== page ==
Why Letting Your Child Take a Risk May Actually Be Good For Them

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Benefits of child taking a risk - Mykidstime

Our children are precious to us and with daily reports on the dangers that lurk out in our world today, it can be tempting to cosset them. But are we really equipping them well to cope in the future? Read on to find out why letting your child take a risk may actually be good for them.

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I don’t know about you, but my childhood memories are about roaming free, most of the time outdoors. We had adventures, building dens in the woods or back garden, only coming in to the house for a quick bite then dashing back out to play with my friends again.

In contrast, my daughters’ lives are very different, we tend to spend more time indoors or going to and from planned activities, and they use technology in a big way. There’s less physical activity as part of the teaching curriculum, and lots of concern over childhood obesity. But even worse, we may be creating a generation that cannot assess risk or make good judgements easily. Put simple, we often aren’t letting them try for fear that they will hurt themselves.

In 1971, The Policy Studies Institute began a survey of children and found that just under 50% of seven-year-olds had the freedom to travel around their local neighbourhoods unsupervised. Forty years later they found that less than 10% of seven-year-olds enjoy that same level of independence.

Delphi Resort Adventure Centre

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Working with young people for over 30 years in outdoor education, Delphi Resort has shown that getting from A to B – whether you walk, climb, kayak or zip wire – is easier if you work together.

The fully qualified leaders and staff of Delphi Adventure Centre at the resort work with school and youth groups, families and company groups to help them build new skills and nurture confidence​

The Delphi Resort outdoor adventure centre offers over 20 activities that the whole family can enjoy. Other facilities include:

  • A restaurant, café and bar onsite that serve delicious wholesome food
  • Luxury family rooms in the resort hotel & budget friendly family rooms in their hostel.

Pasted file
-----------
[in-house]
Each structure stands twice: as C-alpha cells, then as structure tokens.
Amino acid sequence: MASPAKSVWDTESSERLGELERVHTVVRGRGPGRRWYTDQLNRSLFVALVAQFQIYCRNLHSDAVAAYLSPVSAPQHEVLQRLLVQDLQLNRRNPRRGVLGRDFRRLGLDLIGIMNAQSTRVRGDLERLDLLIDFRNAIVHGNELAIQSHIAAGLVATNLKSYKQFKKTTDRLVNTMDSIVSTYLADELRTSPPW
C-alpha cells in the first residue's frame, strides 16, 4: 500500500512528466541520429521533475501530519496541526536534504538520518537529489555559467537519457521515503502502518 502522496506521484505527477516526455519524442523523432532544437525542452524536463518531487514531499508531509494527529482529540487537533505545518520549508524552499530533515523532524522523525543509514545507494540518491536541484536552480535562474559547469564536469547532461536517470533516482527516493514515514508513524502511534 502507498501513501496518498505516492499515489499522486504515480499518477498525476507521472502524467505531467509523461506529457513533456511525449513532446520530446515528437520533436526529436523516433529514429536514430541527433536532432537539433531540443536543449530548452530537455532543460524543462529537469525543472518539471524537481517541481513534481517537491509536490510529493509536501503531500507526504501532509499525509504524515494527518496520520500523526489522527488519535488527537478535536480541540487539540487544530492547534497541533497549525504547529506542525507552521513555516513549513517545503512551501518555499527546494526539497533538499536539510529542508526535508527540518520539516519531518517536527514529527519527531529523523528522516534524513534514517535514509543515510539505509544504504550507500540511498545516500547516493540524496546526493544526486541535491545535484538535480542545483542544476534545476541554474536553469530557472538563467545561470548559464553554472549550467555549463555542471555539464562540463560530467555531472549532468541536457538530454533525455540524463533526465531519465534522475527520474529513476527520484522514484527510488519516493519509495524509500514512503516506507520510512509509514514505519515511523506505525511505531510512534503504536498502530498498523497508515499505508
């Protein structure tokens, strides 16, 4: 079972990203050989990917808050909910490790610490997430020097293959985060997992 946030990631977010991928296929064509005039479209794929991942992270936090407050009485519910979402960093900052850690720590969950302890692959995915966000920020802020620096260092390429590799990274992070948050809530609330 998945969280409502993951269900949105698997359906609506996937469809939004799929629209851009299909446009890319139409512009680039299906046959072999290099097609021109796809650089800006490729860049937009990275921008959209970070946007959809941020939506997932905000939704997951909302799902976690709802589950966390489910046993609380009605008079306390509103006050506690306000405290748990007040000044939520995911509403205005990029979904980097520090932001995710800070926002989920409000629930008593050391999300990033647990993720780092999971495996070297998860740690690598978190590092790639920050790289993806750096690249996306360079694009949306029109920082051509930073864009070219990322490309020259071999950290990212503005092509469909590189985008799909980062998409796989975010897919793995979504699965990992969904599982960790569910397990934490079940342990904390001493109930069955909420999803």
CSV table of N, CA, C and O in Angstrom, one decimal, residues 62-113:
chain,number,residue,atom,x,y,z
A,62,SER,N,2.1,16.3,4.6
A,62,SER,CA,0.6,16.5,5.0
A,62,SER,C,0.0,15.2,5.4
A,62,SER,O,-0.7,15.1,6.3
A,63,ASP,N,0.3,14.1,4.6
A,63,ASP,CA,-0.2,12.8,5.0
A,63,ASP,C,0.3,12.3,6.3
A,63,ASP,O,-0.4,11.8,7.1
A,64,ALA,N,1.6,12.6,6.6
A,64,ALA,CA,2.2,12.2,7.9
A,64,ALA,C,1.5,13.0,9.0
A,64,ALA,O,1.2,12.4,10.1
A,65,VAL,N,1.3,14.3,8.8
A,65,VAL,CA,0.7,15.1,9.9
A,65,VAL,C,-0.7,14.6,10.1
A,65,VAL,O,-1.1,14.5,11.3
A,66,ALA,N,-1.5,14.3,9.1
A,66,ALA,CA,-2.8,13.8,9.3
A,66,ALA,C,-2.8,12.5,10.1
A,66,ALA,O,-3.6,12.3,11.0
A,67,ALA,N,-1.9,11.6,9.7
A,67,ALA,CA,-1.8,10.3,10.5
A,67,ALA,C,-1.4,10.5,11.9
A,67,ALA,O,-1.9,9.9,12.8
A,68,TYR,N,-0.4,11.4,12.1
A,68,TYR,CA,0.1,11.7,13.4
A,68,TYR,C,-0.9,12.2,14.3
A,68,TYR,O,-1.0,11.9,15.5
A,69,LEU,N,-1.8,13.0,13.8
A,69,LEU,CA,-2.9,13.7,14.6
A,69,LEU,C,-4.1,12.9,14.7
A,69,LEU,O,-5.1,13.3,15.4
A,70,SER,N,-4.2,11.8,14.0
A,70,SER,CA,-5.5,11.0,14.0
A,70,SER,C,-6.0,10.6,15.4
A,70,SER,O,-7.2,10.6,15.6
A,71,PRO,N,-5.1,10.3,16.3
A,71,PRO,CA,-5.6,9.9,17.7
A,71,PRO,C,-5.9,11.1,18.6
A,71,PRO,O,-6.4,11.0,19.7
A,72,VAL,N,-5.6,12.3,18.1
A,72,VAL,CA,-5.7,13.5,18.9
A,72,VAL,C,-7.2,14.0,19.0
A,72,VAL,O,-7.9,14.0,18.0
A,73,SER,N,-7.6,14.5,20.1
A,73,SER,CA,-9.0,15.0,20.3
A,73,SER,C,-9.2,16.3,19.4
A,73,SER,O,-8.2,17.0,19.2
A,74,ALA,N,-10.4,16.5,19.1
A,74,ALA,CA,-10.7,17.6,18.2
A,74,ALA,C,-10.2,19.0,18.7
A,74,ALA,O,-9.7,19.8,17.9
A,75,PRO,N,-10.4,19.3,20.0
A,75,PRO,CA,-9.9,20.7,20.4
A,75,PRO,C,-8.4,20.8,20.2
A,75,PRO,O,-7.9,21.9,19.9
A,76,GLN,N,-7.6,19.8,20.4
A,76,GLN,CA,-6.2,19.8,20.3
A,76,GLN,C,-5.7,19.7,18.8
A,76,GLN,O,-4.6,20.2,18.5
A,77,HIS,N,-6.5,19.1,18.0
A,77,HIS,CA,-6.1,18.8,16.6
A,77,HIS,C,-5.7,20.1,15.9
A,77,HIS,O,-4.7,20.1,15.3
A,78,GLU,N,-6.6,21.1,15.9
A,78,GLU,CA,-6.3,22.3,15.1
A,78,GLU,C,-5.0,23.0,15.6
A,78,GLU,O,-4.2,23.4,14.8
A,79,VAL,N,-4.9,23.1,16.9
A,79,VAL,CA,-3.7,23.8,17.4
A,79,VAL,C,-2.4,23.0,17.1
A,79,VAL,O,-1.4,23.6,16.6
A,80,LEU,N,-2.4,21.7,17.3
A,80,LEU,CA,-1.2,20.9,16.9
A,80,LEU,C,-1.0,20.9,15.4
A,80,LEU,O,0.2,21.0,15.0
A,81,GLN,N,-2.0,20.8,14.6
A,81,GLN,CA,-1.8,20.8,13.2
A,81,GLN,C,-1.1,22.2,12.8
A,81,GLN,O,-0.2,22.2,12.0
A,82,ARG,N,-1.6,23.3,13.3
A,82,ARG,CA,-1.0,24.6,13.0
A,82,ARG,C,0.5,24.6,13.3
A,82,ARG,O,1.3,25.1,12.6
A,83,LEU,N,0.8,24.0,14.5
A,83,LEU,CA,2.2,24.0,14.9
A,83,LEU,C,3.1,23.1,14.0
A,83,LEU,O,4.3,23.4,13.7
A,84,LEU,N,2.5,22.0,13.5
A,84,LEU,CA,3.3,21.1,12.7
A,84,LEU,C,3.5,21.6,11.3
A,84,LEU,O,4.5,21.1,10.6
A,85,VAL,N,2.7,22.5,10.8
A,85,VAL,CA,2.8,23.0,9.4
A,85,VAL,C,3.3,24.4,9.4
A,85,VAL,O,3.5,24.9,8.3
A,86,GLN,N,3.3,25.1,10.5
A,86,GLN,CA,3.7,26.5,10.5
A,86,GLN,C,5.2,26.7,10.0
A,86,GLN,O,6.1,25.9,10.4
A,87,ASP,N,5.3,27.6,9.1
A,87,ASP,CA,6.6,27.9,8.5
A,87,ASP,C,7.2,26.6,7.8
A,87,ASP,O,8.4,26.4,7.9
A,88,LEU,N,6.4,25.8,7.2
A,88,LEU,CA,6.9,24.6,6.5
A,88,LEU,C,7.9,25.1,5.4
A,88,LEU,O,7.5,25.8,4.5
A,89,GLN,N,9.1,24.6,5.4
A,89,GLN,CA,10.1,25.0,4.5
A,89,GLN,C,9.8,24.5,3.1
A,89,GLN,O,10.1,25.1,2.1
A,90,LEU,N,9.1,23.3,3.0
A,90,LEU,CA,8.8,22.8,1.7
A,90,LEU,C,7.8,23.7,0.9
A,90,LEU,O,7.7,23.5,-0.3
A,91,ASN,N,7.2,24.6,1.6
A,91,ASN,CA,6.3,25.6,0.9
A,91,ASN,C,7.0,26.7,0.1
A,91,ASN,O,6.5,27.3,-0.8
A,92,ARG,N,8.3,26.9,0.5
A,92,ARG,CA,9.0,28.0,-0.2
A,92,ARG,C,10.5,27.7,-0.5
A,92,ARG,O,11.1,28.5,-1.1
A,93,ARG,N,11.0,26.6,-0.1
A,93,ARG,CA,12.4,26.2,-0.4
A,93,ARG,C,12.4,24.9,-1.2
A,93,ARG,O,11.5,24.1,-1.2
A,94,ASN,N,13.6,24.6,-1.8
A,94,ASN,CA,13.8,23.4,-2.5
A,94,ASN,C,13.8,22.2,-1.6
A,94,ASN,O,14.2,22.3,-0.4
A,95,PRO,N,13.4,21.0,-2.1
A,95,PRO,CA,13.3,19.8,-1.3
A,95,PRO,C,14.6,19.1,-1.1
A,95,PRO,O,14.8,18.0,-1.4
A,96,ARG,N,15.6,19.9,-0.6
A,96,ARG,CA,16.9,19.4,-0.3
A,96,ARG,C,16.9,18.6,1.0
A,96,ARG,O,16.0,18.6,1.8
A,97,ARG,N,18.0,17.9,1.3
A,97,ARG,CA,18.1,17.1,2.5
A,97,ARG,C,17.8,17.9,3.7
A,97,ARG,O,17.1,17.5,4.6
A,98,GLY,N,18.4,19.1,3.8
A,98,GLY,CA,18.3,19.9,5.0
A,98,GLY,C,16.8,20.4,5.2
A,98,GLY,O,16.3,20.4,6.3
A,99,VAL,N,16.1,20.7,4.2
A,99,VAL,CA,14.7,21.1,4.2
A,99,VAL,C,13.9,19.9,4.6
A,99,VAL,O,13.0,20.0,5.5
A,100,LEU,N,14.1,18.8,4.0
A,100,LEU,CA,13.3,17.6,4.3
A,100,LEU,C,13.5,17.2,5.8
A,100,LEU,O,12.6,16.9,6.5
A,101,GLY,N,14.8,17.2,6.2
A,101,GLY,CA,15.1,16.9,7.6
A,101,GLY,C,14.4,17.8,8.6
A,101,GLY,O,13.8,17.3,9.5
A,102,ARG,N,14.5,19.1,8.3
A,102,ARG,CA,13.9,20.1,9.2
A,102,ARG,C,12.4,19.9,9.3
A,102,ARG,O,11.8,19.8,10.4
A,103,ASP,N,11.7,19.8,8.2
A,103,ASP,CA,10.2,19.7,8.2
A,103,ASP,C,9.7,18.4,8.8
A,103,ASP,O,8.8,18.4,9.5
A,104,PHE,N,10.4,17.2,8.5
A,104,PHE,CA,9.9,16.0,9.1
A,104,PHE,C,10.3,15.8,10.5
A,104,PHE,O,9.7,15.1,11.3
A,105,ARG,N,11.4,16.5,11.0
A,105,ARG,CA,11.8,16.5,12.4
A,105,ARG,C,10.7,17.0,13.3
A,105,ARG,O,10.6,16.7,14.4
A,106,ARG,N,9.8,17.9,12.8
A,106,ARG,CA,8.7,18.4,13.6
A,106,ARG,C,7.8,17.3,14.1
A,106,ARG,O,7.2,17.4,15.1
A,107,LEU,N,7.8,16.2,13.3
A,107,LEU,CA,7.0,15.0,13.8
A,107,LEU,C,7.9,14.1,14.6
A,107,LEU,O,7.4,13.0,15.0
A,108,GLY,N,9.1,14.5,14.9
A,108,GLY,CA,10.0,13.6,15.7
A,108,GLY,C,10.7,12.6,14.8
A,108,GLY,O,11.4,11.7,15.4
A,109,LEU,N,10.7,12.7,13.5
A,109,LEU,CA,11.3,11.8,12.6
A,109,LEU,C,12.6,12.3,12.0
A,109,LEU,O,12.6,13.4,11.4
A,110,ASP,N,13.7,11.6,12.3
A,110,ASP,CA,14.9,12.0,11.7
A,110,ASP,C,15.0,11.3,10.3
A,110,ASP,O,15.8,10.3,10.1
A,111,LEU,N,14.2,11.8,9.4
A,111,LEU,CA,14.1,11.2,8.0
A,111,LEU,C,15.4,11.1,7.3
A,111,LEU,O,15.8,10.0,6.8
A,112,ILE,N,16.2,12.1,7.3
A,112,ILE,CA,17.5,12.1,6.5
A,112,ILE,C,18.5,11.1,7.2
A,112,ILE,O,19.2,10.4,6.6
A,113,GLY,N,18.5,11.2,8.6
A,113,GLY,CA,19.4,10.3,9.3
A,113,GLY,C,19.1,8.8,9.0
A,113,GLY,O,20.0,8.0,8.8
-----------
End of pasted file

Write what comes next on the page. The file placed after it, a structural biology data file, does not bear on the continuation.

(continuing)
• Delphi Spa & Thermal Suite access for parents
  • A free Kids Club and free movies shown in the movie room during holiday season

All situated in a beautiful mountainous setting in Connemara, on the borders of Galway and Mayo. Delphi Resort is the perfect place to take your kids for a family break at any time of year.

To find out more, click here for information on adventuring at Delphi Resort.

Why is Letting Your Child Take a Risk a Good Idea?

When we talk about ‘taking a risk’ we mean in a reasonable or adventurous way – not leaving your child unsupervised or in a dangerous situation.

#1. Children need to take risks to learn how to manage risks

This is an essential part of growing up. When kids are playing and outdoors, they are making hundreds of decisions as they assess and determine the levels of risk they want to take. This is adding to their skills and their experience.

So, through play, children acquire confidence, but also an awareness of limits and boundaries. They learn, in short, how to be safe.

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#2. Regular time outdoors is good for your emotional wellbeing too

Did you know that being outdoors, engaging with and experiencing nature, generates real improvements in the following areas?

  • Attention deficit hyperactivity disorder
  • Learning ability
  • Creativity
  • Mental, psychological and emotional wellbeing, including reduced aggression and increased happiness.

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#3. Kids learn new skills outdoors

Playing and having outdoor adventures boosts problem-solving skills, focus and self-discipline. Socially, it improves cooperation, flexibility, and self-awareness.

One study published by the American Medical Association back in 2005 concluded that “Children will be smarter, better able to get along with others, healthier and happier when they have regular opportunities for free and unstructured play in the out-of-doors”.